After a rich harvest of cauliflower, the cabbage must be properly stored. We show how to freeze cauliflower and make it durable. After weeks of waiting and taking care of things, the time has finally come in summer: the first cauliflower heads can be harvested. The right harvest time is crucial here.
Cauliflower ripens unevenly, which is not exactly a disadvantage: Depending on the variety and the weather, a single batch can be harvested for 1 to 6 weeks. Nevertheless, it can also happen that too much of the delicious cabbage ripen at once and has to be preserved. We’ll tell you how you can store and keep cauliflower for as long as possible.
Cauliflower rewards in summer and autumn with a rich harvest that needs to be brought in quickly. We give tips so that you can recognize the optimal harvest time and easily harvest the flower.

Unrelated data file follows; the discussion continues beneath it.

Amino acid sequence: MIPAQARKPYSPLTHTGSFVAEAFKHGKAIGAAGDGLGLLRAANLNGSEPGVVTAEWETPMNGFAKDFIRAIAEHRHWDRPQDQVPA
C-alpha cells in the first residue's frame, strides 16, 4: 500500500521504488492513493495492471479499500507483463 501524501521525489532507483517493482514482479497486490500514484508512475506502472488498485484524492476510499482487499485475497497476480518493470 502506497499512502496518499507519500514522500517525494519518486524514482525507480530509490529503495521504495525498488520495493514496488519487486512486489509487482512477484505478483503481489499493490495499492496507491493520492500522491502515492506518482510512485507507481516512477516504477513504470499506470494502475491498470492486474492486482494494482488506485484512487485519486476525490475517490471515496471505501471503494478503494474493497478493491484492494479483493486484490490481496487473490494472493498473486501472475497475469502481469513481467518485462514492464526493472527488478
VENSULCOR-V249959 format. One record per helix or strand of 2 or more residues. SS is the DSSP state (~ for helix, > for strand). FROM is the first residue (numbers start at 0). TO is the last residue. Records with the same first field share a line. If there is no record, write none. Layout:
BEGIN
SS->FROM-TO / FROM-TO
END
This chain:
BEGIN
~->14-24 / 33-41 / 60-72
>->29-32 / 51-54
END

Harvest time for cauliflower
When your cauliflower is ready for harvest depends not only on the time of planting and the variety. The weather also has a huge influence on when the white florets are ready to harvest. Cauliflower, in particular, can be strongly influenced by temperatures that are too cool or too warm in young development, so that the harvest arrives early or late. It is wonderful that many cauliflower plants planted at the same time are usually ready for harvest in a time window of 1 – 6 weeks. Harvest the white “flowers” before they look loose or change color. They should be tight and closed. Early cauliflower varieties can be harvested as early as mid-June, late varieties with a relatively late planting date until October.
Cut the cauliflower properly
You don’t need a lot of equipment to harvest cauliflower. Always cut your cauliflower with a sharp knife so that the injuries to the cabbage are minimal. So it stays fresh longer and loses less moisture. The crop cut should be placed well below the stem base. Immediately after the early morning harvest, the flower should be cooled down with ice-cold water.
Store and preserve cauliflower